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Special Operations

(2) No electrical storms (thunderstorms)

are present within 10 nautical miles. Lightning can

travel great distances beyond the actual thunder-


(3) Passengers disembark the helicopter

and move to a safe location prior to HRR operations.

When the pilot−in−command deems it necessary for

passenger safety that they remain onboard, passen-

gers should be briefed on the evacuation route to

follow to clear the area.

(4) Passengers not board or disembark

during HRR operations nor should cargo be loaded or


(5) Only designated personnel, trained in

HRR operations should conduct HRR written

authorization to include safe handling of the fuel and

equipment. (See your Company Operations/Safety

Manual for detailed instructions.)

(6) All doors, windows, and access points

allowing entry to the interior of the helicopter that are

adjacent to or in the immediate vicinity of the fuel

inlet ports kept closed during HRR operations.

(7) Pilots ensure that appropriate electrical/

electronic equipment is placed in standby−off

position, to preclude the possibility of electrical

discharge or other fire hazard, such as [i.e., weather

radar is on standby and no radio transmissions are

made (keying of the microphone/transmitter)].

Remember, in addition to communications radios,

radio transmissions are also emitted by aircraft radar,

transponders, radar altimeters, DME equipment, and


(8) Smoking be prohibited in and around

the helicopter during all HRR operations.

The HRR procedures are critical and present

associated hazards requiring attention to detail

regarding quality control, weather conditions, static

electricity, bonding, and spill/fires potential.

Any activity associated with rotors turning

(i.e.; refueling embarking/disembarking, loading/

unloading baggage/freight; etc.) personnel should

only approach the aircraft when authorized to do so.

Approach should be made via safe approach

path/walkway or “arc”− remain clear of all rotors.


1. Marine vessels, barges etc.: Vessel motion presents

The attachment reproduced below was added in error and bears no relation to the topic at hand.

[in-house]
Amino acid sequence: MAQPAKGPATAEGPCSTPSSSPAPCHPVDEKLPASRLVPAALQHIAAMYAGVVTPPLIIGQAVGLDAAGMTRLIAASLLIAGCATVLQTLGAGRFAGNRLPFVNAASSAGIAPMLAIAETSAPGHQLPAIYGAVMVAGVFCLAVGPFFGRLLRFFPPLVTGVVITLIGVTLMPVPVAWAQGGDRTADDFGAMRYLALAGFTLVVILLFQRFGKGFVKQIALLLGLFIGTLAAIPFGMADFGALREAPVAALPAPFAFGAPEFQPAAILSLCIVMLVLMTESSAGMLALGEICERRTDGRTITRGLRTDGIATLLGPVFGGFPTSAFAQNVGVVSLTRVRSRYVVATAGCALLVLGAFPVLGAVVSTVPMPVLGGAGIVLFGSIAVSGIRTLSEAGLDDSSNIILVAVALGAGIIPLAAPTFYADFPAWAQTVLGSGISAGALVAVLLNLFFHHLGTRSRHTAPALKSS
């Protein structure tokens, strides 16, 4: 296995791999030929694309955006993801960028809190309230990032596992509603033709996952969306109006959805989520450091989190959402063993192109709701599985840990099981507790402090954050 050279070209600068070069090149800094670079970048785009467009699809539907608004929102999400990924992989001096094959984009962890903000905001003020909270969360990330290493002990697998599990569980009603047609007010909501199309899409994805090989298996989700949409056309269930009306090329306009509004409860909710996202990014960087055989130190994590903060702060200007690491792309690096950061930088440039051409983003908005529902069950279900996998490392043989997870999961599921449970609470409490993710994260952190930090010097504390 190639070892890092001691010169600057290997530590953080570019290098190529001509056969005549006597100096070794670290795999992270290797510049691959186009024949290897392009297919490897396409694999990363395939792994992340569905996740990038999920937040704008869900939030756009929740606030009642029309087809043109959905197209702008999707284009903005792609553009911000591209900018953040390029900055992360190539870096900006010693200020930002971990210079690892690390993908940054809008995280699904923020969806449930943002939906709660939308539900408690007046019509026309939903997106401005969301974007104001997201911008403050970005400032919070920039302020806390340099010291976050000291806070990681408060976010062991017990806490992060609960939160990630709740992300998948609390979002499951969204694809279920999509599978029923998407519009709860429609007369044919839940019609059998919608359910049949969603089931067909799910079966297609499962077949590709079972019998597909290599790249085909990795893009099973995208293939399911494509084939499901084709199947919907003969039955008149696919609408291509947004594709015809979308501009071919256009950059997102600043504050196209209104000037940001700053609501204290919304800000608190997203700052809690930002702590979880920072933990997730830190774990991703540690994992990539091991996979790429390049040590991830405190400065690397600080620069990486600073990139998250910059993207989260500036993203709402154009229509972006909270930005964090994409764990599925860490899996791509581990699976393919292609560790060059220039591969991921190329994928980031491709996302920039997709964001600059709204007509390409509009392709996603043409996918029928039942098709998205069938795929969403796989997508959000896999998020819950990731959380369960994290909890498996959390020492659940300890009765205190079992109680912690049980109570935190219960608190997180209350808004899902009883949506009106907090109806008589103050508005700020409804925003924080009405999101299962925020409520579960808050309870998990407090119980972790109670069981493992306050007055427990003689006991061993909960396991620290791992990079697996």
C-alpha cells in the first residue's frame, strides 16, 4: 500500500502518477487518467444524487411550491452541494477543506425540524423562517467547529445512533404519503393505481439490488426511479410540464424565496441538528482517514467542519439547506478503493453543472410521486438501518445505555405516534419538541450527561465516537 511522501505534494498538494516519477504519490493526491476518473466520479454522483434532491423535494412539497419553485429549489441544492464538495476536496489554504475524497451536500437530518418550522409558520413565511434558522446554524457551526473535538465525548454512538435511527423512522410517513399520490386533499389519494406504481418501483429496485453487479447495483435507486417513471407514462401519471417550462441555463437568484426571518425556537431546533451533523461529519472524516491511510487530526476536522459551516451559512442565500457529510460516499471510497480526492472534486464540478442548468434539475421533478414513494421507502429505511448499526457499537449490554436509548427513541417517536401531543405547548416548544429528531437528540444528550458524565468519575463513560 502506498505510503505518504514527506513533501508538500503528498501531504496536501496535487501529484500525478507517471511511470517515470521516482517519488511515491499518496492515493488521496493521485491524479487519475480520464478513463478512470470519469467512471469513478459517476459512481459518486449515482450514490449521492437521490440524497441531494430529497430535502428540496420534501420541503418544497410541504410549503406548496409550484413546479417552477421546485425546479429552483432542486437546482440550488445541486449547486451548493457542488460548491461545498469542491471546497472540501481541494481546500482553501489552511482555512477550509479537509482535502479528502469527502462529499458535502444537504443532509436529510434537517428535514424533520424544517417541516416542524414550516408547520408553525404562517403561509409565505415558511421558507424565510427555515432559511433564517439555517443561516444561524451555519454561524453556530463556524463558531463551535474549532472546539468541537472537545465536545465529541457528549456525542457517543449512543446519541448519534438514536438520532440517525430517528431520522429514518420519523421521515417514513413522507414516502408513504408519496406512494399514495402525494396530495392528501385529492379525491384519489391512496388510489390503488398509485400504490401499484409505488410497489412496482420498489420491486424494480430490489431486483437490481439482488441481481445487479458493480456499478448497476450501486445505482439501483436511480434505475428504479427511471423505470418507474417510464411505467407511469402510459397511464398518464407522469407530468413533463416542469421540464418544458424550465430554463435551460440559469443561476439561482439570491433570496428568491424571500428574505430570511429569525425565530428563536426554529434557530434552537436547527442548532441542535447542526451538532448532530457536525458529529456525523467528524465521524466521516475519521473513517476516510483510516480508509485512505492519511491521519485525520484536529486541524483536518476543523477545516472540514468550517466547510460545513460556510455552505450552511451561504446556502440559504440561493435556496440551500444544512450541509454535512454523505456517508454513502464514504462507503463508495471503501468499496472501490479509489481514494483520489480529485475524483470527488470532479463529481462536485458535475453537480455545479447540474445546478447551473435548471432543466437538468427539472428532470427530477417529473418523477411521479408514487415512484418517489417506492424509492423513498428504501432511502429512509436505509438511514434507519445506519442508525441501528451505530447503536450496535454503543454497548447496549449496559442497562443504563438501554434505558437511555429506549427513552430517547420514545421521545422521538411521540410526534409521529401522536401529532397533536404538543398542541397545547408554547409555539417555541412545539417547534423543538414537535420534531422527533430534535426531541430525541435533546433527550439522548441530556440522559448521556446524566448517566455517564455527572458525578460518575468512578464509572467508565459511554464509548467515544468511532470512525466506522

additional potential hazards to helicopter operations

(blade flex, aircraft movement).
2. See 

National Fire Protection Association (NFPA)

Document 407, “Standard for Aircraft Fuel Servic-

for specifics regarding non−HRR (routine refueling


10−2−2. Helicopter Night VFR Operations

a. Effect of Lighting on Seeing Conditions in

Night VFR Helicopter Operations


This guidance was developed to support safe night VFR

helicopter emergency medical services (HEMS) opera-

tions. The principles of lighting and seeing conditions are

useful in any night VFR operation.

While ceiling and visibility significantly affect safety

in night VFR operations, lighting conditions also

have a profound effect on safety. Even in conditions

in which visibility and ceiling are determined to be

visual meteorological conditions, the ability to

discern unlighted or low contrast objects and terrain

at night may be compromised. The ability to discern

these objects and terrain is the seeing condition, and

is related to the amount of natural and man made

lighting available, and the contrast, reflectivity, and

texture of surface terrain and obstruction features. In

order to conduct operations safely, seeing conditions

must be accounted for in the planning and execution

of night VFR operations.
Night VFR seeing conditions can be described by

identifying “high lighting conditions” and “low

lighting conditions.”

1. High lighting conditions exist when one of

two sets of conditions are present:

(a) The sky cover is less than broken (less

than 5/8 cloud cover), the time is between the local

Moon rise and Moon set, and the lunar disk is at least

50% illuminated; or

(b) The aircraft is operated over surface

lighting which, at least, provides for the lighting of

prominent obstacles, the identification of terrain

features (shorelines, valleys, hills, mountains, slopes)

and a horizontal reference by which the pilot may

control the helicopter. For example, this surface

lighting may be the result of:

(1) Extensive cultural lighting (man−made,

such as a built−up area of a city),